How Eddie Van Halen Changed Rock Guitar

Sometimes when people burst into the music scene, they bring something completely different that eventually changes how people learn music. Eddie Van Halen, who died of throat cancer on October 6, 2020, was one of those game-changers.

Van Halen was a self-taught guitarist. According to Rolling Stone, he started out playing the drum but switched to guitar after his brother Alex one-upped him and learned a full song before he did. Eddie Van Halen said he was often playing around and just did whatever felt right to him. Sometimes, what felt right to him turned out to be innovative.

One such thing was Eddie Van Halen's invention of what's now known as finger tapping, first heard in the Van Halen song "Eruption." Premier Guitar explained Van Halen's method had never been done before and inspired many others to learn it too. Finger tapping involves using both hands to pluck the strings of an electric guitar. To finger tap, Van Halen would take both hands to the neck of the guitar. He would use his picking hand to play notes that the fretting hand normally would. Using this two-handed technique, Van Halen could extend what notes he could play. Premier Guitar said he was even able to add a bass line to a chord progression by finger tapping.

Rolling Stone reported that Alex Van Halen told his brother to play with his back to the audience so other guitarists wouldn't steal the idea before they even had a record deal.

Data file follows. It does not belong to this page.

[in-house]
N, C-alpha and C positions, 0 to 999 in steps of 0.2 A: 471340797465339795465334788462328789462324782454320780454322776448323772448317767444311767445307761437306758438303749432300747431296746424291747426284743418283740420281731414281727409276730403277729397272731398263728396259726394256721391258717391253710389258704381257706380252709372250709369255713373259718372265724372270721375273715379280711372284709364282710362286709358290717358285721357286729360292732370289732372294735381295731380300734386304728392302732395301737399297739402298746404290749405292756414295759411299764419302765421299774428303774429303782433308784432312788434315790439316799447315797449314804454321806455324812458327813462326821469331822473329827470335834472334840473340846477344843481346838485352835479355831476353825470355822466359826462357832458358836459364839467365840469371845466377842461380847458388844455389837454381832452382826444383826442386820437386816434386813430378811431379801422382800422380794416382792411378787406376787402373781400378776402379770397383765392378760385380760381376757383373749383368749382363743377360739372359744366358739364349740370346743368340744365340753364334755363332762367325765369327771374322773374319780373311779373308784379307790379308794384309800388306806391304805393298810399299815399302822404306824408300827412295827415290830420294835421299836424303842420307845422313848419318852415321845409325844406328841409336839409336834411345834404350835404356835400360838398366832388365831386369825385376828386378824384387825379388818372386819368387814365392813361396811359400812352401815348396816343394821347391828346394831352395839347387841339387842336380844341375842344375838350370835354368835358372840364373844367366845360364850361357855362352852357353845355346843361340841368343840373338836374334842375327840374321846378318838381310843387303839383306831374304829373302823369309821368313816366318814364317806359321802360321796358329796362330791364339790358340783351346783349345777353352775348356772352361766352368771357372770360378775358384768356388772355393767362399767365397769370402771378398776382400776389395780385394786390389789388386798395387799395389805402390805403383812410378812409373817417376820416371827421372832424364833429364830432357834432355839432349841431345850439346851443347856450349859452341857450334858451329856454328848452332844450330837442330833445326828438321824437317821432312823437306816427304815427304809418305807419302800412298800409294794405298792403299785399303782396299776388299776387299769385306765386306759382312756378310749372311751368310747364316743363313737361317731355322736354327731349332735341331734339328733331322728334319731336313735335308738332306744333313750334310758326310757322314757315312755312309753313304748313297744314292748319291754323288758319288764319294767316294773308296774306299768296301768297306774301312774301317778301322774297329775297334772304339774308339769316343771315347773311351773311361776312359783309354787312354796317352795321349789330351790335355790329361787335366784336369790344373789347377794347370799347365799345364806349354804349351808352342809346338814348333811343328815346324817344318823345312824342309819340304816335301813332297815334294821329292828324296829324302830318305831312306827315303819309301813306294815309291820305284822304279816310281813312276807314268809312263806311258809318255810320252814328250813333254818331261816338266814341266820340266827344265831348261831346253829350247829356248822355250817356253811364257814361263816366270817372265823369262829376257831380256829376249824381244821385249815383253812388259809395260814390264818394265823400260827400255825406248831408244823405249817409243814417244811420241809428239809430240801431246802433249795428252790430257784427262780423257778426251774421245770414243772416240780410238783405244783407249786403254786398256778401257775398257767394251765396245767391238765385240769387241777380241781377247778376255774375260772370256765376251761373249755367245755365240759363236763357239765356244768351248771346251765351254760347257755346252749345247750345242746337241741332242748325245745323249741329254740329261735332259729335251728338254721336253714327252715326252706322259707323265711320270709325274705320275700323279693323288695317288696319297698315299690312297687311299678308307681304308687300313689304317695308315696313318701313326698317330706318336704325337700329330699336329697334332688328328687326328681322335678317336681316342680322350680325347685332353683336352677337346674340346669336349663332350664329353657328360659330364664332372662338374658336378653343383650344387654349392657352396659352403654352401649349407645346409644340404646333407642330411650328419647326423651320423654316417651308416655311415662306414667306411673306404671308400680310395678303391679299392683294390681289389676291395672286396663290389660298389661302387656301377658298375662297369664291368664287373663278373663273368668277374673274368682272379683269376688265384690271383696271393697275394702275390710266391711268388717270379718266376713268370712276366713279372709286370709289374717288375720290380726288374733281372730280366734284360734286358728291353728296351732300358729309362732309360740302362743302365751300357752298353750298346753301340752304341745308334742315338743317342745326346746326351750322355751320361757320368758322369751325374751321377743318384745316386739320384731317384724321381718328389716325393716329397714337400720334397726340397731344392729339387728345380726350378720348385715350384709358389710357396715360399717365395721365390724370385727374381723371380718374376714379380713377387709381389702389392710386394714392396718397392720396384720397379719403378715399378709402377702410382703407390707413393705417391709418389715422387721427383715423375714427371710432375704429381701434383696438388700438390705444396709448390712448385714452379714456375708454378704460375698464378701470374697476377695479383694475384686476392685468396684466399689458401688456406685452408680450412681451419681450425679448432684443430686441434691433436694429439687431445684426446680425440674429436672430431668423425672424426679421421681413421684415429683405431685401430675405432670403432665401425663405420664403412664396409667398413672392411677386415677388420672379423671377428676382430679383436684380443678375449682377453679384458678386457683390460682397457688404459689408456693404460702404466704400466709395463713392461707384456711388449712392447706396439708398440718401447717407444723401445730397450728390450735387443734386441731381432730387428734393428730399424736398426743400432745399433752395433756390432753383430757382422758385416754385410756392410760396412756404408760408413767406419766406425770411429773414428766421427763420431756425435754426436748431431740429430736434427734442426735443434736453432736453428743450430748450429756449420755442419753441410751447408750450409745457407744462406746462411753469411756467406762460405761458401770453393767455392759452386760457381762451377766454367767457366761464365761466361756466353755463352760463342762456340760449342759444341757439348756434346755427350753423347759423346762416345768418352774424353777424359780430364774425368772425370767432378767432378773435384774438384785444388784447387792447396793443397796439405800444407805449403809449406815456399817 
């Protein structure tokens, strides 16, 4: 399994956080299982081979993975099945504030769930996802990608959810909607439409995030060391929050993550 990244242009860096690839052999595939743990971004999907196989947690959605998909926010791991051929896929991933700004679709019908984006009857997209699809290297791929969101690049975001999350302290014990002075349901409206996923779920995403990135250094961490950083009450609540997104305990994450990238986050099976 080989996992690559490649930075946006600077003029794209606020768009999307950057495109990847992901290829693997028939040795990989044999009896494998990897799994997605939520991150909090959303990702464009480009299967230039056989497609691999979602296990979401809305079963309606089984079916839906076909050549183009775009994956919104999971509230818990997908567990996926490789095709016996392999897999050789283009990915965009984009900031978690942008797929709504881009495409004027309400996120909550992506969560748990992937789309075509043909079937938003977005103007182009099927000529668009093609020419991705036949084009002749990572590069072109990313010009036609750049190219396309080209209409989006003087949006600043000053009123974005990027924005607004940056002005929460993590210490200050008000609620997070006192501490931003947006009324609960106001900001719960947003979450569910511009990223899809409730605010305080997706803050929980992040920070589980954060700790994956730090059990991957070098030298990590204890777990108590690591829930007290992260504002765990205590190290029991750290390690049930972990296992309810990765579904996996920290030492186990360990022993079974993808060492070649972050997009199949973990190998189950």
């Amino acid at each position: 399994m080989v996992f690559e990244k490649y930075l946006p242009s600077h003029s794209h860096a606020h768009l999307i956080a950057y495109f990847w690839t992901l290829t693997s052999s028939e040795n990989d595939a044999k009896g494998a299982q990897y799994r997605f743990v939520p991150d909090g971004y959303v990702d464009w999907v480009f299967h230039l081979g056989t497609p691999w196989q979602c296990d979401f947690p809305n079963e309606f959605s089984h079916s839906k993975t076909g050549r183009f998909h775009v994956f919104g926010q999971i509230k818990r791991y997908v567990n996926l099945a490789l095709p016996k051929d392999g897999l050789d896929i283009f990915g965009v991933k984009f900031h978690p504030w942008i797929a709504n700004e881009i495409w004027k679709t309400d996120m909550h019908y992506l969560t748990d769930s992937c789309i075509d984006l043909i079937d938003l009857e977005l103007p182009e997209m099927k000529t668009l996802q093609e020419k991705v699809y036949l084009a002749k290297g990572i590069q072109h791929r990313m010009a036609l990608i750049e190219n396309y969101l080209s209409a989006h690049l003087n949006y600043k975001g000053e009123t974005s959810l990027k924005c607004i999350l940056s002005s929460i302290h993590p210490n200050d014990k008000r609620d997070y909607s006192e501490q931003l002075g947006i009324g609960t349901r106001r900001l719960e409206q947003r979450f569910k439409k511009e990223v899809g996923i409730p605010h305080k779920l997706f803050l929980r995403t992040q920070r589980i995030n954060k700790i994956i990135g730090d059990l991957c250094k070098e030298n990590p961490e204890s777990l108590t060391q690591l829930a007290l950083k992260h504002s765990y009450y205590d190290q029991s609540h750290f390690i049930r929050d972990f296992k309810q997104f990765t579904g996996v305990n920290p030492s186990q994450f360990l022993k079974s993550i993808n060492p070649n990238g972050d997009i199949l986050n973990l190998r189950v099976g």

Eddie Van Halen's Frankenstrat

But guitar playing techniques were not the only things Eddie Van Halen changed. Rolling Stone explained Van Halen had a tinkerer's mindset and always wanted to modify his instruments to produce the best sound. He would take sandpaper and saws to cut or scrape down his guitars to alter their sounds.

He played around with his guitars so much that one was even dubbed the "Frankenstrat." Basically, the Frankenstrat was Eddie Van Halen's big guitar experiment when guitar makers couldn't make them exactly as he wanted. He took the body of a Charvel guitar, which he bought for $50, took an $80 neck, and stuck a pickup that gave a fatter sound to the guitar. And, for mostly aesthetic reasons, he chainsawed it to look more like a Flying V. The Frankenstrat became so famous that a copy now sits in the Smithsonian.

Van Halen continued to make custom iconic guitars for himself and also constantly upgraded his previous one. Rolling Stone said Van Halen helped bring the custom guitar craze of the '80s. He also worked with guitar makers to create custom additions. He partnered with Floyd Rose to invent whammy bars that stayed in tune, and he was granted a patent for a device that propped up the guitar to make finger tapping easier.

Eddie Van Halen played around with amps too

And if Eddie Van Halen modified his guitars, of course, he'd play around with other equipment too.

Rolling Stone wrote that Van Halen wanted to go for what he called "brown sound." To do this, he had to create a new kind of amplifier. He played using a 1968 Marshall Super lead amp, an echo unit, and an MXR Phase 90.

At first, Van Halen claimed he used several different modifications to his amps, causing many copycats to destroy their equipment trying to be like him. But the truth was he added another thing to his amps to make them sound that way. Houston Press reported he used a device called a Variac to change the amp's voltage. Using the Variac, the amp can run on a lower voltage, making it sound different.

Other guitarists, of course, began to try and customize their own equipment, but Eddie Van Halen was the first to really nail it. His innovations ranged not just in how the guitar can be played but in how they can be made to sound.